Monday, June 29, 2015

What Kills Gods?

Nietzsche declared God dead, and I think it is safe to say that for the most part his declaration was premature but maybe not altogether wrong. Without reference to specific statistics (although you can look to the Pew Forum for confirmation if you're so inclined), it seems safe to say that if God is not dead, he's at least downsizing considerably.

There is an impulse that I often see that attributes the death of God to enlightenment. The story goes that man needed God because man was ignorant and needed explanations for his world, so he wrote God in all of the gaps. The gaps got smaller. There was less room to be occupied by God. So we killed him. Knowledge killed superstition.

This is not altogether wrong, but it misunderstands the complexity of human beings. It supposes that humanity were just sitting around trying to understand things, but in fact humanity has a whole life to live with concerns that have nothing to do with explanations.

In fact I imagine that if we were so inclined we could sit down and map out rough estimates of a number of different impulses that make God-talk appealing. And as each of those impulses is satisfied by some innovation other than God we will be able to watch the ranks of religious drop further and further. Because what kills gods is people ceasing to need them and then redirecting their energies and resources elsewhere.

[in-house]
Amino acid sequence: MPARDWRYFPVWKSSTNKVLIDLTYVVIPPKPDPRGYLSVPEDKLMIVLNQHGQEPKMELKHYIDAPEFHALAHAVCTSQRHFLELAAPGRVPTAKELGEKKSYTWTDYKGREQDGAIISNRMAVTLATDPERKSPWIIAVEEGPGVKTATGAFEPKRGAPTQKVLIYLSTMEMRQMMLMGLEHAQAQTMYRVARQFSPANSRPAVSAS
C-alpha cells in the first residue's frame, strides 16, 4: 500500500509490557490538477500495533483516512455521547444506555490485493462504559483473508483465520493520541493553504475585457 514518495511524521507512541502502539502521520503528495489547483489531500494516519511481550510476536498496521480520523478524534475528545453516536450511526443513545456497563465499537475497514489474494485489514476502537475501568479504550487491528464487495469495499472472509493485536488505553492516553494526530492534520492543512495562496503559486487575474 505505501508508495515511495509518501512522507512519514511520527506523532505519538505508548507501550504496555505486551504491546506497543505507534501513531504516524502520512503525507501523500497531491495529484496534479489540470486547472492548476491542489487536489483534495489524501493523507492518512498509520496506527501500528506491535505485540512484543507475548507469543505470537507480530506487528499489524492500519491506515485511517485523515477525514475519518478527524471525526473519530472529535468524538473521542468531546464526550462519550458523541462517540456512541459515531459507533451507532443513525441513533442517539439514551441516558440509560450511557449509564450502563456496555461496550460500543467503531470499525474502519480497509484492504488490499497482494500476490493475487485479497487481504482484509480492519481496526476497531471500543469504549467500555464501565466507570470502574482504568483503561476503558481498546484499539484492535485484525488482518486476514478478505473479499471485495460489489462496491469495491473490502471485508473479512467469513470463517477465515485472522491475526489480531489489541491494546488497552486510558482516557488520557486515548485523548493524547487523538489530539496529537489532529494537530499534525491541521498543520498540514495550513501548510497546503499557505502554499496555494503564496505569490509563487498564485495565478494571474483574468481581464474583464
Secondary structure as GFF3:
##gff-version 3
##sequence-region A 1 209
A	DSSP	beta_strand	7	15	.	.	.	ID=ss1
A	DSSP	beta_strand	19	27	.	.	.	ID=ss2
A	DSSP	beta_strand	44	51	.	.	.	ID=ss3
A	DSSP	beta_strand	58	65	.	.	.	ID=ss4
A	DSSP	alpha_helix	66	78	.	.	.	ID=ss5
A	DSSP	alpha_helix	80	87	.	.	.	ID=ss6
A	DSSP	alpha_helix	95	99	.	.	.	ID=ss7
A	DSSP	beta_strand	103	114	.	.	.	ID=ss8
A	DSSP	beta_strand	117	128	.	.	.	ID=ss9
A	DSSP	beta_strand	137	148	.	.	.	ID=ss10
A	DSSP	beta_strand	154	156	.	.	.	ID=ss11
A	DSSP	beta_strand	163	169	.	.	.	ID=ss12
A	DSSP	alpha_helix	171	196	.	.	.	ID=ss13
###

However, we will also come to a group of impulses that is only satisfied by religious talk, and in these areas no amount of innovation over time will ever replace the need for religion.

Impulses like the need to relate to essential mystery. The need to transcend spacetime. And the need for a sense of cosmic justice. These are needs that will never be satisfied by any increase in knowledge, technology, or prosperity.

So knowing what it is that kills gods also shows that God will never quite die.

Sunday, June 28, 2015

Originality in Fields

Fields of study can be divided into two camps: progressive and non-progressive. The basic difference being that progressive fields of study build up over time to include newer, better concepts and ideas. Non-progressive fields of study do not.